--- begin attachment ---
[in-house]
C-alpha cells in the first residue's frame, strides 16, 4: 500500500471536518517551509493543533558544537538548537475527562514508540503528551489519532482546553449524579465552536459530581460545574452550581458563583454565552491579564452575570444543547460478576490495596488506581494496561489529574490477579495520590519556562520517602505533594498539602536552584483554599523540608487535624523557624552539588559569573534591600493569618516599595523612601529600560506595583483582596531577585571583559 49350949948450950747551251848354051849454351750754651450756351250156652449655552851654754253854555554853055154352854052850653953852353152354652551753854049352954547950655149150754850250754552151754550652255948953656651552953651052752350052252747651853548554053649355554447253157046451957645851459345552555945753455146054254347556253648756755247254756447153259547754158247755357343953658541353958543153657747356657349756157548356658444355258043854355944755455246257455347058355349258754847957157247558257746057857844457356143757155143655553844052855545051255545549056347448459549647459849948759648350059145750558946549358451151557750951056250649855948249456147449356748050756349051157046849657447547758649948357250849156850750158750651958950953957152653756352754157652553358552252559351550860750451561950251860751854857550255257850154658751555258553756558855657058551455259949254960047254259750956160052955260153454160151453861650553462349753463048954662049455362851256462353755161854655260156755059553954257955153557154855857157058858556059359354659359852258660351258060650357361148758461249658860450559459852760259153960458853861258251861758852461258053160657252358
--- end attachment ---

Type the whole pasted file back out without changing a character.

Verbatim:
[in-house]
C-alpha cells in the first residue's frame, strides 16, 4: 500500500471536518517551509493543533558544537538548537475527562514508540503528551489519532482546553449524579465552536459530581460545574452550581458563583454565552491579564452575570444543547460478576490495596488506581494496561489529574490477579495520590519556562520517602505533594498539602536552584483554599523540608487535624523557624552539588559569573534591600493569618516599595523612601529600560506595583483582596531577585571583559 49350949948450950747551251848354051849454351750754651450756351250156652449655552851654754253854555554853055154352854052850653953852353152354652551753854049352954547950655149150754850250754552151754550652255948953656651552953651052752350052252747651853548554053649355554447253157046451957645851459345552555945753455146054254347556253648756755247254756447153259547754158247755357343953658541353958543153657747356657349756157548356658444355258043854355944755455246257455347058355349258754847957157247558257746057857844457356143757155143655553844052855545051255545549056347448459549647459849948759648350059145750558946549358451151557750951056250649855948249456147449356748050756349051157046849657447547758649948357250849156850750158750651958950953957152653756352754157652553358552252559351550860750451561950251860751854857550255257850154658751555258553756558855657058551455259949254960047254259750956160052955260153454160151453861650553462349753463048954662049455362851256462353755161854655260156755059553954257955153557154855857157058858556059359354659359852258660351258060650357361148758461249658860450559459852760259153960458853861258251861758852461258053160657252358